Executives from the Australian-based transnational chemical manufacturer Orica were grilled by angry residents of Stockton, a coastal suburb of the New South Wales industrial city of Newcastle, at a packed meeting on August 18.
Residents are furious over the company’s cover up of a serious leak of up to 10 kilograms of the carcinogen hexavalent chromium from its sprawling Kooragang Island ammonium-nitrate facility. The plant is close to residential suburbs and water treatment facilities and an unspecified amount of the poison was vented into the atmosphere.
The August 8 spill occurred during a start-up procedure that takes place around every five years. About 25 workers were on site at the time and some were directly splashed with a yellow substance. They were eventually sent home after being ordered to shower.
The Stockton meeting, held in a large tent on the foreshore of the city’s Hunter River, was organised by the company supposedly to address residents’ concerns. It was nothing more than a cynical exercise in damage control to play down the health danger.
Just one day after the meeting, the company released 1.2 megalitres of effluent into the Hunter River containing levels of arsenic in excess of the amount allowed under its operational licence.
The initial leak took place on the night of August 8 but residents were not informed by Orica or government authorities for 54 hours. As a result, people—including children at a local play centre—not only inhaled fumes but came into contact with the toxic yellow and red residue that had settled on homes, gardens and play equipment.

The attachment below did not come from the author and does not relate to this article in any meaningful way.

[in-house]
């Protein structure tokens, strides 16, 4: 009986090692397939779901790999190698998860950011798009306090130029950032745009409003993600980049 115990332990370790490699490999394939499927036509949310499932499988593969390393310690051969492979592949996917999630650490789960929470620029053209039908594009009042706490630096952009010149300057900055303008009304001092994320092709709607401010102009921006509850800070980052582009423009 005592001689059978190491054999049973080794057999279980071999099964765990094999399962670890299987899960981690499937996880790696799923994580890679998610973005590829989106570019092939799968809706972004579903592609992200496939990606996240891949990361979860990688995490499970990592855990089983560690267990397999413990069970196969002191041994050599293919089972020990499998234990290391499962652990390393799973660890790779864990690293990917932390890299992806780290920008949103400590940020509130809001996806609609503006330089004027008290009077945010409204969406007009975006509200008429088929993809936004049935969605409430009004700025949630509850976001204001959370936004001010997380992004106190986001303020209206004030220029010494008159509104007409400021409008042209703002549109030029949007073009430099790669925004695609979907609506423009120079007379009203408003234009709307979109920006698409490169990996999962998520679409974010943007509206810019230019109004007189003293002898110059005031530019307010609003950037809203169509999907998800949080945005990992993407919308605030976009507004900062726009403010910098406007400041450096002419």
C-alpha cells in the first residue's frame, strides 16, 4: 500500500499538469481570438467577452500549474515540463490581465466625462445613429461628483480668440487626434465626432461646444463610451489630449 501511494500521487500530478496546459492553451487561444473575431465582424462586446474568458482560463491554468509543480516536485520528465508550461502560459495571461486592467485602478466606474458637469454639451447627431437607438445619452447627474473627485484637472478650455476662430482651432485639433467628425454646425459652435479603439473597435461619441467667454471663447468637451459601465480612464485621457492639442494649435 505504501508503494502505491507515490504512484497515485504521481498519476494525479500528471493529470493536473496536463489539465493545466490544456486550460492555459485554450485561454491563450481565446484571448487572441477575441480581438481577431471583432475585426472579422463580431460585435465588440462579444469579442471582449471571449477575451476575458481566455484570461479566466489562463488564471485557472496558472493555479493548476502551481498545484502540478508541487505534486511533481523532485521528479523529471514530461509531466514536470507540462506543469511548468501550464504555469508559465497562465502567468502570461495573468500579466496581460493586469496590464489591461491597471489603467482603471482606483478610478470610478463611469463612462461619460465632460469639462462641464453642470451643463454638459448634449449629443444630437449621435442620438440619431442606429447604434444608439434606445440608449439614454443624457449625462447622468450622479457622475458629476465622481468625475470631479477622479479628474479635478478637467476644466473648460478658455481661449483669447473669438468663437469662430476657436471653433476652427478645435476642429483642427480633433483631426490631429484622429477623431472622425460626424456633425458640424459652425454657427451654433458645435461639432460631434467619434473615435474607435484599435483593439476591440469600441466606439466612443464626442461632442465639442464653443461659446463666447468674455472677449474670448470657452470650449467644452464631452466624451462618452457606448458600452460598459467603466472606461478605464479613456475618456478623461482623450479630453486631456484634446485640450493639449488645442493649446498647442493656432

Orica did not inform the environmental regulator of the spill, as required by law, until 10.30 a.m. the following morning. NSW Environment Minister Robyn Parker was told of the leak by the Office of Environment and Heritage at 4.23 p.m. on August 10 but made no public statement until almost 24 hours later.
The NSW state Liberal government of Barry O’Farrell belatedly announced an inquiry into the incident. The government, however, is implicated in the cover up and will do everything possible to prevent a genuine investigation. Parker’s actions were not even included in the inquiry’s terms of reference.
People at the Stockton meeting reacted with anger when Orica’s general manager of mining James Bonner first apologised for the leak and then declared cynically, “we are all hurting at Orica.” Later he claimed there were side benefits from the incident, saying it had “provided the company with a learning opportunity” to review its emergency response plan.